Are Periods Just an 'Option' for Those on the Pill?
Experts Argue the Merits of Ending Monthly Ritual
WebMD News Archive
"There are some women who like the monthly reminder that they are not
pregnant and that their pills are working," Ellertson says. "But with
modern pills, the failure rates are so low that more women are inclined to
trust these methods. Plus, women have access to cheap and effective pregnancy
tests" for added reassurance.
While it is probably not unsafe to suppress one's period for a few months at
a time, today's oral contraceptive pills weren't designed for this purpose,
counters Donna Shoupe, MD, a professor of obstetrics and gynecology at the
University of Southern California. Shoupe, who reviewed the Lancet
article for WebMD, also disputes Ellertson's contention that monthly periods
aren't medically necessary.
"It is a very delicate balance between having enough estrogen for the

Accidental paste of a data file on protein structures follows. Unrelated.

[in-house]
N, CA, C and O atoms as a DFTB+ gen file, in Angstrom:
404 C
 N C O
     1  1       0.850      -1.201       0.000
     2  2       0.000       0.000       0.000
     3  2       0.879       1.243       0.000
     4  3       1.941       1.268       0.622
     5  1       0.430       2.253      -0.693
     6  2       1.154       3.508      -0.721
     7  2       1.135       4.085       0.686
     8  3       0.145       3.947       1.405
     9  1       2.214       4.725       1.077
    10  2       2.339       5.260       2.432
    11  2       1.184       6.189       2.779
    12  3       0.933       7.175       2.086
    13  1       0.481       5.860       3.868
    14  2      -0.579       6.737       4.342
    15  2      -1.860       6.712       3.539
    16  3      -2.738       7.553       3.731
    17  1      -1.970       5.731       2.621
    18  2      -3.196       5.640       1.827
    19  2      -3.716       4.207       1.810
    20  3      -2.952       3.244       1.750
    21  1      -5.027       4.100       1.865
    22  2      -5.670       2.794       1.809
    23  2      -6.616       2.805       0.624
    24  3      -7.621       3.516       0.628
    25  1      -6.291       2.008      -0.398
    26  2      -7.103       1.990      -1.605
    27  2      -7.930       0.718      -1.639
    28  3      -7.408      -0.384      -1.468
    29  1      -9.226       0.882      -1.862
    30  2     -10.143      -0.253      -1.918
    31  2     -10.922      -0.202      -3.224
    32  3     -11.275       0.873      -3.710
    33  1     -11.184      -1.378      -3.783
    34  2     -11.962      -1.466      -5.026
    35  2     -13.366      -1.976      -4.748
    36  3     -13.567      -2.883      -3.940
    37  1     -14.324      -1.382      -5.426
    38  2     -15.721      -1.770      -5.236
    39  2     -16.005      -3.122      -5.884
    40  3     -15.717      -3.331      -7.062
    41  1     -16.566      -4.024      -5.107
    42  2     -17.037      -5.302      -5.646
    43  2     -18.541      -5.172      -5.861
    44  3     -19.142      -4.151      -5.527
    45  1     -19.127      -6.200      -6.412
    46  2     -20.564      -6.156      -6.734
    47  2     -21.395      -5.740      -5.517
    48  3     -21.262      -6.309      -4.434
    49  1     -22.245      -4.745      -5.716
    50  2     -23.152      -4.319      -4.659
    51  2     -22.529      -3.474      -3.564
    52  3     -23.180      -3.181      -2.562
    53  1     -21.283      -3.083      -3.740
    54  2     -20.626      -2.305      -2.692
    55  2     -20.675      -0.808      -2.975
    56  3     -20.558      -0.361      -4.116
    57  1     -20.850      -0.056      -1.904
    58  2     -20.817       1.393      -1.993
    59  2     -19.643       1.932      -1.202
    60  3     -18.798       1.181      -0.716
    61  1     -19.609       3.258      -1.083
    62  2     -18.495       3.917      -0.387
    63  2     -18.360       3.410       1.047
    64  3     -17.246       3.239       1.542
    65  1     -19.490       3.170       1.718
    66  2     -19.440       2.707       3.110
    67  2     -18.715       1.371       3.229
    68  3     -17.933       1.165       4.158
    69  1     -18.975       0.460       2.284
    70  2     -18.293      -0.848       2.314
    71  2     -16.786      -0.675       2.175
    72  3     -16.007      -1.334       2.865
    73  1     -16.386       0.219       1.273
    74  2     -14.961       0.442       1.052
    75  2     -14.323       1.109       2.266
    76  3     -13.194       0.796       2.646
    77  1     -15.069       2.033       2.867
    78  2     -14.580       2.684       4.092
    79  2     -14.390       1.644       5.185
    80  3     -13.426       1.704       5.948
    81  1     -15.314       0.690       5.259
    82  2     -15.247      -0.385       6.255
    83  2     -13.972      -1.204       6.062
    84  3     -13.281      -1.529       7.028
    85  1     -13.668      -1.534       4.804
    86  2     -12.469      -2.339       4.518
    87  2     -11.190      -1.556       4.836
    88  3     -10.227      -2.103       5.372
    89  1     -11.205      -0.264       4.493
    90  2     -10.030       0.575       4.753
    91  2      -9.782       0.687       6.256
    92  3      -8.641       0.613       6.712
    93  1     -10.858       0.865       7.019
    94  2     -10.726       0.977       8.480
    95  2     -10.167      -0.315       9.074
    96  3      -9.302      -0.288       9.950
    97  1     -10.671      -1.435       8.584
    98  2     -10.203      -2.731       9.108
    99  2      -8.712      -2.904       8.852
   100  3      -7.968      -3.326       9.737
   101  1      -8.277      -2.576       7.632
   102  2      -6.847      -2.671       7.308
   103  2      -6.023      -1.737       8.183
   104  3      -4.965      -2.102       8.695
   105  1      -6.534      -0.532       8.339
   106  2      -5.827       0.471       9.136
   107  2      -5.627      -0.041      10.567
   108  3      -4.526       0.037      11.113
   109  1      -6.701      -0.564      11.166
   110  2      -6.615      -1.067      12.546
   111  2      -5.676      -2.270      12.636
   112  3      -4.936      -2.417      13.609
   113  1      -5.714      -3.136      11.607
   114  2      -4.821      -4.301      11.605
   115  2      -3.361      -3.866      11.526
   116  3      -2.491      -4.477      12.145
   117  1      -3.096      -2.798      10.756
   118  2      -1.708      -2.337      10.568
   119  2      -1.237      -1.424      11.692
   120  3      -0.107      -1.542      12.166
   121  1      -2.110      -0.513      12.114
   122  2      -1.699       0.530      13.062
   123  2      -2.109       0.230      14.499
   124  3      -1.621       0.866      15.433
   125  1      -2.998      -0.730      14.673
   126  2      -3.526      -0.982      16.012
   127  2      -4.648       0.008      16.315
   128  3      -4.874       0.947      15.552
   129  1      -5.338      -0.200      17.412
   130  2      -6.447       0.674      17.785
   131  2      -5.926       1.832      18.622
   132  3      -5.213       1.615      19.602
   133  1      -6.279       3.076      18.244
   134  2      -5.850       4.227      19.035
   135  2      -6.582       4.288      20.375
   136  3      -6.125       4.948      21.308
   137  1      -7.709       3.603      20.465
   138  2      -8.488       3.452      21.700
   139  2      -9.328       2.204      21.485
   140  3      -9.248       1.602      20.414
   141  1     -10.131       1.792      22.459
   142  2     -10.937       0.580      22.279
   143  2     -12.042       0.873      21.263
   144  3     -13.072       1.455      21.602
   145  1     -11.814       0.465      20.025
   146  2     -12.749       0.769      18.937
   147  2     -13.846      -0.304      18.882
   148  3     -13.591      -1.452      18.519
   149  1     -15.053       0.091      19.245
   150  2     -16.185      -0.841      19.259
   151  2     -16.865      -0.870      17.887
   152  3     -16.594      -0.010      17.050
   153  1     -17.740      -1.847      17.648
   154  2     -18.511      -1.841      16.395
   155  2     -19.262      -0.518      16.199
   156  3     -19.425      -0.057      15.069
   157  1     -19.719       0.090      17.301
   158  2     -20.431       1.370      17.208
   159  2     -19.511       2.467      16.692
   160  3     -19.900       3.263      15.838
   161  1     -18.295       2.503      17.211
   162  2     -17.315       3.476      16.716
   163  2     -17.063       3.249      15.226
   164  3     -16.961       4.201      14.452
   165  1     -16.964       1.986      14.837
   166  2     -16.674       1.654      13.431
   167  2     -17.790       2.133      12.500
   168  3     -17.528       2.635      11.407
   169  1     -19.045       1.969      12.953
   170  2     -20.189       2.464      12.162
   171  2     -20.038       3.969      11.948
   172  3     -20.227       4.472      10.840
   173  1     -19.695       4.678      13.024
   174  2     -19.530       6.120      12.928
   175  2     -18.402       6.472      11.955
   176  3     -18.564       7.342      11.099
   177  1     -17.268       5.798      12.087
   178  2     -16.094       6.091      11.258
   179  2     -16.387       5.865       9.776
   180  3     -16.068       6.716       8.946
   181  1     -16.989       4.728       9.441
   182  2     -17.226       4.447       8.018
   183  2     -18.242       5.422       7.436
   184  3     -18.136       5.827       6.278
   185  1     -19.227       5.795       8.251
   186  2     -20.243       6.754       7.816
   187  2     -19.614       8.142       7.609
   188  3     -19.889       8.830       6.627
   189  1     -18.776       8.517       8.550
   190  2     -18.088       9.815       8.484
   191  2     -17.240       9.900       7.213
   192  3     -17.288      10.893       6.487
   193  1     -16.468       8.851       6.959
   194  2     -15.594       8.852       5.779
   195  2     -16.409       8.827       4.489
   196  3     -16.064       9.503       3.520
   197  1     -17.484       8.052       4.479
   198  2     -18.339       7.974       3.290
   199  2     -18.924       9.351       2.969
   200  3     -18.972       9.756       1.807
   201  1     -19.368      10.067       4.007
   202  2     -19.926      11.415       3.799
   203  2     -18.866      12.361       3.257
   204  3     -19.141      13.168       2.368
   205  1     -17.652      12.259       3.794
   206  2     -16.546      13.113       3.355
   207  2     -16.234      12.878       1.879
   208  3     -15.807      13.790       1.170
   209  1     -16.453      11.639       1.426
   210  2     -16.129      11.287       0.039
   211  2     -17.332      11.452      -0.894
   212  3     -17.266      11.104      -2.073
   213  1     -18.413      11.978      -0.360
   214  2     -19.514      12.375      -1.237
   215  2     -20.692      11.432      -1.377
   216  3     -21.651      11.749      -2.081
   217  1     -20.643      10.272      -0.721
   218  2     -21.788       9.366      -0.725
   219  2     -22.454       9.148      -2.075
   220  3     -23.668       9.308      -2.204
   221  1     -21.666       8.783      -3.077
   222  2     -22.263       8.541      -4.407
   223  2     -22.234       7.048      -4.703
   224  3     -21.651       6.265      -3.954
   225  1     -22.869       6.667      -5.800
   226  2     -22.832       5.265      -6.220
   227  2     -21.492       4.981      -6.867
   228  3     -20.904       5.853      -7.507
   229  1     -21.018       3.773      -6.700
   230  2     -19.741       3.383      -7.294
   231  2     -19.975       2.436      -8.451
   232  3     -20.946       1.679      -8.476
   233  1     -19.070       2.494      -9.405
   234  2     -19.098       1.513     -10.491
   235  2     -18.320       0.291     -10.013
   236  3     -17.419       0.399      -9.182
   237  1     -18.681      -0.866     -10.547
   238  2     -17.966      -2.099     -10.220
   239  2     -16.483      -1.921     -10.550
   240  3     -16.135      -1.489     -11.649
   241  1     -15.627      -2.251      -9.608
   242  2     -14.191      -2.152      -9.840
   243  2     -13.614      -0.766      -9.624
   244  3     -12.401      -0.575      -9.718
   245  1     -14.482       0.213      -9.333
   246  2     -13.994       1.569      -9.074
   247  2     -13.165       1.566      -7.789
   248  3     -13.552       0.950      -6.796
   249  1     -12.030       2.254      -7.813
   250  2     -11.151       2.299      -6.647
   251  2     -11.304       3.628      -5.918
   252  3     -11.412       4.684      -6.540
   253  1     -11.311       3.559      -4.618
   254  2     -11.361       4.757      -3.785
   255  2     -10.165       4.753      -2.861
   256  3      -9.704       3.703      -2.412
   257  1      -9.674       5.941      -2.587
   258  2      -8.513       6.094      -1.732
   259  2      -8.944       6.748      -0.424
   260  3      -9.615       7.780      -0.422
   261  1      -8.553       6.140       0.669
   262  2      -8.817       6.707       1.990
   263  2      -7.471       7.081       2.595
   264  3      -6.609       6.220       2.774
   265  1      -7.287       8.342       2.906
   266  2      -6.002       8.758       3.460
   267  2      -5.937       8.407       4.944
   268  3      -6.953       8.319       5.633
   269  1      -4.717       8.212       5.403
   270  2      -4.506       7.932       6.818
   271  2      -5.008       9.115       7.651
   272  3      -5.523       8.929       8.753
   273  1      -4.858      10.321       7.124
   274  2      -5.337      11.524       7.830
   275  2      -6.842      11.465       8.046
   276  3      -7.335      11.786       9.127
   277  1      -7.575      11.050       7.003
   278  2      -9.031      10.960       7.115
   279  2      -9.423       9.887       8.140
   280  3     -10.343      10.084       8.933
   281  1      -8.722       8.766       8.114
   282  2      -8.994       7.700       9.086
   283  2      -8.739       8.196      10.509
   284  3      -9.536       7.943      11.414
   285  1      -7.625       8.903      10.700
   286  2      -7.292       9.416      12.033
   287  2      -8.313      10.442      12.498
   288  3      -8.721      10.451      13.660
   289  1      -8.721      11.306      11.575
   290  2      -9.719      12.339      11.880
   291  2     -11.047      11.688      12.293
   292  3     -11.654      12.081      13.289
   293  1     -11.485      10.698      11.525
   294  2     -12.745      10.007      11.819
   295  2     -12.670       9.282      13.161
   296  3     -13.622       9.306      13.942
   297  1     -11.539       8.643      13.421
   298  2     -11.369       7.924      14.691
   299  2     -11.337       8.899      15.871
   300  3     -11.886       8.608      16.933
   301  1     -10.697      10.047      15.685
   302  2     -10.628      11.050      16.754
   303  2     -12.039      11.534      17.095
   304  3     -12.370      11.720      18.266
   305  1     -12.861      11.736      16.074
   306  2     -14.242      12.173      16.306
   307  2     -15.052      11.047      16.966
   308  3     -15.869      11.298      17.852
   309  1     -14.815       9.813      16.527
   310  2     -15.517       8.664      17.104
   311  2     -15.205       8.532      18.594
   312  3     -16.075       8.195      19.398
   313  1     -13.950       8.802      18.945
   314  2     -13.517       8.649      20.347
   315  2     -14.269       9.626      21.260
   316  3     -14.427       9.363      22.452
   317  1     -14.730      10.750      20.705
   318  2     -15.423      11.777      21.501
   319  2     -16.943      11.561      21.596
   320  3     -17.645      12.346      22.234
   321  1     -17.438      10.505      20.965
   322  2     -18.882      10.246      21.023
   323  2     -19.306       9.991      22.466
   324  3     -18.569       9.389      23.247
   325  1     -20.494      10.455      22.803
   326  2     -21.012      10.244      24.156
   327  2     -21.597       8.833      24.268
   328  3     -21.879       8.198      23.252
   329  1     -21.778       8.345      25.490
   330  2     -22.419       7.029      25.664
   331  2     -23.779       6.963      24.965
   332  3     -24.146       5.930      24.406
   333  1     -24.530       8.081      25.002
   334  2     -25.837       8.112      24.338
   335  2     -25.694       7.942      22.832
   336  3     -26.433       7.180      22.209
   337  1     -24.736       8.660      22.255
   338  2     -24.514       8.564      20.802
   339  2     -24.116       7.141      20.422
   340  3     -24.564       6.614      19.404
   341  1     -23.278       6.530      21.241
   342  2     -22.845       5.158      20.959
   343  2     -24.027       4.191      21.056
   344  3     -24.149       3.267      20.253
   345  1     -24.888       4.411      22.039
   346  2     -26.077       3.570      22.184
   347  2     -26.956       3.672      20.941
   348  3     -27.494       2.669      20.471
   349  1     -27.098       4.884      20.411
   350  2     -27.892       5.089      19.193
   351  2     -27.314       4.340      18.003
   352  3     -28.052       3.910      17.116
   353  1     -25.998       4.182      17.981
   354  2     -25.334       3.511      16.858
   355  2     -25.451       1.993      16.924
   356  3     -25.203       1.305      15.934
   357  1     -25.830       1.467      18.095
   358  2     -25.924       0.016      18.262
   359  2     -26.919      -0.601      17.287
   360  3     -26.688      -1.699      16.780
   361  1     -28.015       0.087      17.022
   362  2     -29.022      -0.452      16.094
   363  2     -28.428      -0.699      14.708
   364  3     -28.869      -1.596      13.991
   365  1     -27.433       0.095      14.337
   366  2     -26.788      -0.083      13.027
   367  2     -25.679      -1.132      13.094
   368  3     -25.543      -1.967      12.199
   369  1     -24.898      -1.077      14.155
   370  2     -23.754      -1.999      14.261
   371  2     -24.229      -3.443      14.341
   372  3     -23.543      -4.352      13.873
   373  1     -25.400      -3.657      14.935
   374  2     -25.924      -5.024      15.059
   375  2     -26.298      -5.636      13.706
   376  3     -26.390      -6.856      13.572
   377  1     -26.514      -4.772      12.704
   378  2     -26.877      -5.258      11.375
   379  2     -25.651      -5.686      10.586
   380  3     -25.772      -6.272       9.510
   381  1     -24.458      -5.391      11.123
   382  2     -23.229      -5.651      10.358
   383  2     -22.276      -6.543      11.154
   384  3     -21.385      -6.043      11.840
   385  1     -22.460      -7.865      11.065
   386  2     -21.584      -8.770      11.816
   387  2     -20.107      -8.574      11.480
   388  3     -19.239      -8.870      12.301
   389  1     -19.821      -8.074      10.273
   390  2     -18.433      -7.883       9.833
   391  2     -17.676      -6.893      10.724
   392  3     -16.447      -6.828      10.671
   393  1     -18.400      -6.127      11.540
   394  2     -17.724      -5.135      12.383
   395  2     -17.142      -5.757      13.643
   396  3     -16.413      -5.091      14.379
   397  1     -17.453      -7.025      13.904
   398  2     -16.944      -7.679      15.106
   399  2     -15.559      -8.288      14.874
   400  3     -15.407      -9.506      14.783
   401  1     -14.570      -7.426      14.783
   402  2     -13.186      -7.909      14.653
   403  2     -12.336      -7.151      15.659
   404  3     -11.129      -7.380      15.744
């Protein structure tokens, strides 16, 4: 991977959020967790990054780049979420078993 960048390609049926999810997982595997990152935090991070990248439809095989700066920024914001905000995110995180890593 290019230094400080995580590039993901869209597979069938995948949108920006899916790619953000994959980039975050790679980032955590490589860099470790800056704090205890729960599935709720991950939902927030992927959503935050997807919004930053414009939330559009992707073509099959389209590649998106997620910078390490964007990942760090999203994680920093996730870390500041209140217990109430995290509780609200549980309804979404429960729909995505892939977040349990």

rest of the body and not stimulating the lining" of the uterus to thicken.
"[If] it builds up and you don't slough it off, you can get cancer,"
Shoupe says modern birth control pills are extremely useful in solving many
of the problems associated with menstrual cycles, including PMS symptoms,
cramping, and heavy bleeding. In her practice, fully 50% of her patients are
taking oral contraceptives for some goal other than contraception. For
most women on the pill, getting their period "really isn't that bad,"
- An expert on reproductive health has written an essay questioning the role
of menstruation in women's health and whether birth control should be used to
stop it altogether.
- She offers up as evidence that there are no health benefits to having a
monthly period and there are no reasons to assume this is "natural" or
- One critic argues that using contraception to prevent menstruation could
stimulate the lining of the uterus to thicken and cause cancer, and she adds
that for most women on birth control pills, monthly menstruation isn't all that